5:14

The next most consumed seafood in America, and also throughout the West, is tuna. So tuna is this ultimate global fish. These huge management areas have to be observed in order for tuna to be well managed. Our own management area, called a Regional Fisheries Management Organization, is called ICCAT, the International Commission for the Conservation of Atlantic Tunas. The great naturalist Carl Safina once called it, "The International Conspiracy to Catch all the Tunas." Of course we've seen incredible improvement in ICCAT in the last few years, there is total room for improvement, but it remains to be said that tuna is a global fish, and to manage it, we have to manage the globe.

5:53

Well, we could also try to grow tuna but tuna is a spectacularly bad animal for aquaculture. Many people don't know this but tuna are warm-blooded. They can heat their bodies 20 degrees above ambient temperature, they can swim at over 40 miles an hour. So that pretty much eliminates all the advantages of farming a fish, right? A farmed fish is — or a fish is cold-blooded, it doesn't move too much. That's a great thing for growing protein. But if you've got this crazy, wild creature that swims at 40 miles an hour and heats its blood — not a great candidate for aquaculture.

6:24

The next creature — most consumed seafood in America and throughout the West — is salmon. Now salmon got its plundering, too, but it didn't really necessarily happen through fishing. This is my home state of Connecticut. Connecticut used to be home to a lot of wild salmon. But if you look at this map of Connecticut, every dot on that map is a dam. There are over 3,000 dams in the state of Connecticut. I often say this is why people in Connecticut are so uptight —

6:53

(Laughter)

6:55

If somebody could just unblock Connecticut's chi, I feel that we could have an infinitely better world. But I made this particular comment at a convention once of national parks officers, and this guy from North Carolina sidled up to me, he says, "You know, you oughtn't be so hard on your Connecticut, cause we here in North Carolina, we got 35,000 dams." So it's a national epidemic, it's an international epidemic. And there are dams everywhere, and these are precisely the things that stop wild salmon from reaching their spawning grounds.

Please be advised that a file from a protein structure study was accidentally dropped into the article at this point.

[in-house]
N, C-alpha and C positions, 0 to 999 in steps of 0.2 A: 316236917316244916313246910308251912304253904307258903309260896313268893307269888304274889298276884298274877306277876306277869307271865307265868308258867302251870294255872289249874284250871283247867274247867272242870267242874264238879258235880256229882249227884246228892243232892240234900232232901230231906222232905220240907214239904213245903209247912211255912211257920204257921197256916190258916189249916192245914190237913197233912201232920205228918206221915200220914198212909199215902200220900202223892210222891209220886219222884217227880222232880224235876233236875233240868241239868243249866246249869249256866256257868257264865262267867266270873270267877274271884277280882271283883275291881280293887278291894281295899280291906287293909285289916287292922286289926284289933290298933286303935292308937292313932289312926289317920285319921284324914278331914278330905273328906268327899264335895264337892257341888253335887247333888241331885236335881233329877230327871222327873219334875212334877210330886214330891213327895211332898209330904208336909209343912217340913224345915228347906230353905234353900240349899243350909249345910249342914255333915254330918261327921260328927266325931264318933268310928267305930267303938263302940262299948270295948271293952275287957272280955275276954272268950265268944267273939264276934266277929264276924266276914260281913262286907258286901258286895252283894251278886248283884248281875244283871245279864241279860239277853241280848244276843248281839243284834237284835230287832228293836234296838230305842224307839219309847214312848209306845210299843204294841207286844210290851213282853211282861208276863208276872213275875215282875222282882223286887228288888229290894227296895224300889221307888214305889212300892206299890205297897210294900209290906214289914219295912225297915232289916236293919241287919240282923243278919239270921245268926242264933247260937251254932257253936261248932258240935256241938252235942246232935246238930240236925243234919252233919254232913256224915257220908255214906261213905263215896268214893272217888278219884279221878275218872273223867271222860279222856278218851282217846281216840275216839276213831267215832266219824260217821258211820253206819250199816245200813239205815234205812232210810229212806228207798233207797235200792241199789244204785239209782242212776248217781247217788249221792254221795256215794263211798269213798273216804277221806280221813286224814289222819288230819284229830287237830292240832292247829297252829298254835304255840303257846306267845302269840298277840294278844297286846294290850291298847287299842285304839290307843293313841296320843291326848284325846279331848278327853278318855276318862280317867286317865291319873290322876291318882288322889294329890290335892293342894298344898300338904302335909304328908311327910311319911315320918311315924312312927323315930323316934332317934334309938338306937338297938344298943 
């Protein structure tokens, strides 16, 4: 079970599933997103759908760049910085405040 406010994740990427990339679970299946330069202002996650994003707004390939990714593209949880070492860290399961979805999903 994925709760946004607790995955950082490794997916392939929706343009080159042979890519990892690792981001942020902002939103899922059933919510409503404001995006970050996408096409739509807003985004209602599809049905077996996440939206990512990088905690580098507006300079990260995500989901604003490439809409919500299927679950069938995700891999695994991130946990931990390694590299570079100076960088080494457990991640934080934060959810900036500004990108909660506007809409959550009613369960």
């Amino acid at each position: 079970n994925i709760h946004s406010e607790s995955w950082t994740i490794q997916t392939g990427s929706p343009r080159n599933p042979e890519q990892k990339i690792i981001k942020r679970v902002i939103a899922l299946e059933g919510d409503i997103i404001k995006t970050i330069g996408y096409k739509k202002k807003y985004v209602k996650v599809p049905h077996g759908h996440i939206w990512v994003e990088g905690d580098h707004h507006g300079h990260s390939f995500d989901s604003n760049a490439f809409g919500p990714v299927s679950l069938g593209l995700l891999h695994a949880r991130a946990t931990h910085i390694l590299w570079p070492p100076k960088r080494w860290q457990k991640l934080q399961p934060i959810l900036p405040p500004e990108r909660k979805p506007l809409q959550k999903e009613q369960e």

7:25

So as a result, we've turned to aquaculture, and salmon is one the most successful, at least from a numbers point of view. When they first started farming salmon, it could take as many as six pounds of wild fish to make a single pound of salmon. The industry has, to its credit, greatly improved. They've gotten it below two to one, although it's a little bit of a cheat because if you look at the way aquaculture feed is produced, they're measuring pellets — pounds of pellets per pound of salmon. Those pellets are in turn reduced fish. So the actual — what's called the FIFO, the fish in and the fish out — kind of hard to say. But in any case, credit to the industry, it has lowered the amount of fish per pound of salmon.

8:04

Problem is we've also gone crazy with the amount of salmon that we're producing. Aquaculture is the fastest growing food system on the planet. It's growing at something like seven percent per year. And so even though we're doing less per fish to bring it to the market, we're still killing a lot of these little fish.

8:24

And it's not just fish that we're feeding fish to, we're also feeding fish to chickens and pigs. So we've got chickens and they're eating fish, but weirdly, we also have fish that are eating chickens. Because the byproducts of chickens — feathers, blood, bone — get ground up and fed to fish. So I often wonder, is there a fish that ate a chicken that ate a fish? It's sort of a reworking of the chicken and egg thing. Anyway —

8:51

(Laughter)

8:52

All together, though, it results in a terrible mess. What you're talking about is something between 20 and 30 million metric tons of wild creatures that are taken from the ocean and used and ground up. That's the equivalent of a third of a China, or of an entire United States of humans that's taken out of the sea each and every year.

9:13

The last of the four is a kind of amorphous thing. It's what the industry calls "whitefish." There are many fish that get cycled into this whitefish thing but the way to kind of tell the story, I think, is through that classic piece of American culinary innovation, the Filet-O-Fish sandwich. So the Filet-O-Fish sandwich actually started as halibut. And it started because a local franchise owner found that when he served his McDonald's on Friday, nobody came. Because it was a Catholic community, they needed fish. So he went to Ray Kroc and he said, "I'm going to bring you a fish sandwich, going to be made out of halibut." Ray Kroc said, "I don't think it's going to work. I want to do a Hula Burger, and there's going to be a slice of pineapple on a bun. But let's do this, let's have a bet. Whosever sandwich sells more, that will be the winning sandwich." Well, it's kind of sad for the ocean that the Hula Burger didn't win. So he made his halibut sandwich. Unfortunately though, the sandwich came in at 30 cents. Ray wanted the sandwich to come in at 25 cents, so he turned to Atlantic cod. We all know what happened to Atlantic cod in New England.